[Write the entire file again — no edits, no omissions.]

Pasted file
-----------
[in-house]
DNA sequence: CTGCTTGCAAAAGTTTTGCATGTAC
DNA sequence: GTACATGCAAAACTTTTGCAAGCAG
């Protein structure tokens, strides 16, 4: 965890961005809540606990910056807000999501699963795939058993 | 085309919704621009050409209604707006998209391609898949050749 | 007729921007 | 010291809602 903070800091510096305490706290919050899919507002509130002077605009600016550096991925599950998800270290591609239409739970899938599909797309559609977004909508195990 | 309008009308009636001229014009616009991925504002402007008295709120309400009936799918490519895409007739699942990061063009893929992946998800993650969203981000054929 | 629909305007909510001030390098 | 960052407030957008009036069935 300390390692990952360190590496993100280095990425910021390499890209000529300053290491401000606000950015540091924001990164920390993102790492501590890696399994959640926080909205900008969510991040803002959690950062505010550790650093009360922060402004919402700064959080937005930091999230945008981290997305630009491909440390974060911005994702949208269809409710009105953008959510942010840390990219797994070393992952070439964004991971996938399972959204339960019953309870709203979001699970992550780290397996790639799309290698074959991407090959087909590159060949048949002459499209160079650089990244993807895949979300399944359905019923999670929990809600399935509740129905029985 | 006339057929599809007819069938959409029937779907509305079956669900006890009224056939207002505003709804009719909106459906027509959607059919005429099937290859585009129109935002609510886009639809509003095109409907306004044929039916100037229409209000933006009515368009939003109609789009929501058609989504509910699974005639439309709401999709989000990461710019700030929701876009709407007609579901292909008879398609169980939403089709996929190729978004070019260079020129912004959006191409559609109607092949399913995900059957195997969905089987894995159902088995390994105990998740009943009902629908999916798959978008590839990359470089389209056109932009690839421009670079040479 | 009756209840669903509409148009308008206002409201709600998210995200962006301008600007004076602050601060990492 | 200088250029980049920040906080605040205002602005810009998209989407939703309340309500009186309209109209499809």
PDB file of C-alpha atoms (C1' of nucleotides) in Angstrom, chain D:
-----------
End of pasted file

[in-house]
DNA sequence: CTGCTTGCAAAAGTTTTGCATGTAC
DNA sequence: GTACATGCAAAACTTTTGCAAGCAG
């Protein structure tokens, strides 16, 4: 965890961005809540606990910056807000999501699963795939058993 | 085309919704621009050409209604707006998209391609898949050749 | 007729921007 | 010291809602 903070800091510096305490706290919050899919507002509130002077605009600016550096991925599950998800270290591609239409739970899938599909797309559609977004909508195990 | 309008009308009636001229014009616009991925504002402007008295709120309400009936799918490519895409007739699942990061063009893929992946998800993650969203981000054929 | 629909305007909510001030390098 | 960052407030957008009036069935 300390390692990952360190590496993100280095990425910021390499890209000529300053290491401000606000950015540091924001990164920390993102790492501590890696399994959640926080909205900008969510991040803002959690950062505010550790650093009360922060402004919402700064959080937005930091999230945008981290997305630009491909440390974060911005994702949208269809409710009105953008959510942010840390990219797994070393992952070439964004991971996938399972959204339960019953309870709203979001699970992550780290397996790639799309290698074959991407090959087909590159060949048949002459499209160079650089990244993807895949979300399944359905019923999670929990809600399935509740129905029985 | 006339057929599809007819069938959409029937779907509305079956669900006890009224056939207002505003709804009719909106459906027509959607059919005429099937290859585009129109935002609510886009639809509003095109409907306004044929039916100037229409209000933006009515368009939003109609789009929501058609989504509910699974005639439309709401999709989000990461710019700030929701876009709407007609579901292909008879398609169980939403089709996929190729978004070019260079020129912004959006191409559609109607092949399913995900059957195997969905089987894995159902088995390994105990998740009943009902629908999916798959978008590839990359470089389209056109932009690839421009670079040479 | 009756209840669903509409148009308008206002409201709600998210995200962006301008600007004076602050601060990492 | 200088250029980049920040906080605040205002602005810009998209989407939703309340309500009186309209109209499809």
PDB file of C-alpha atoms (C1' of nucleotides) in Angstrom, chain D: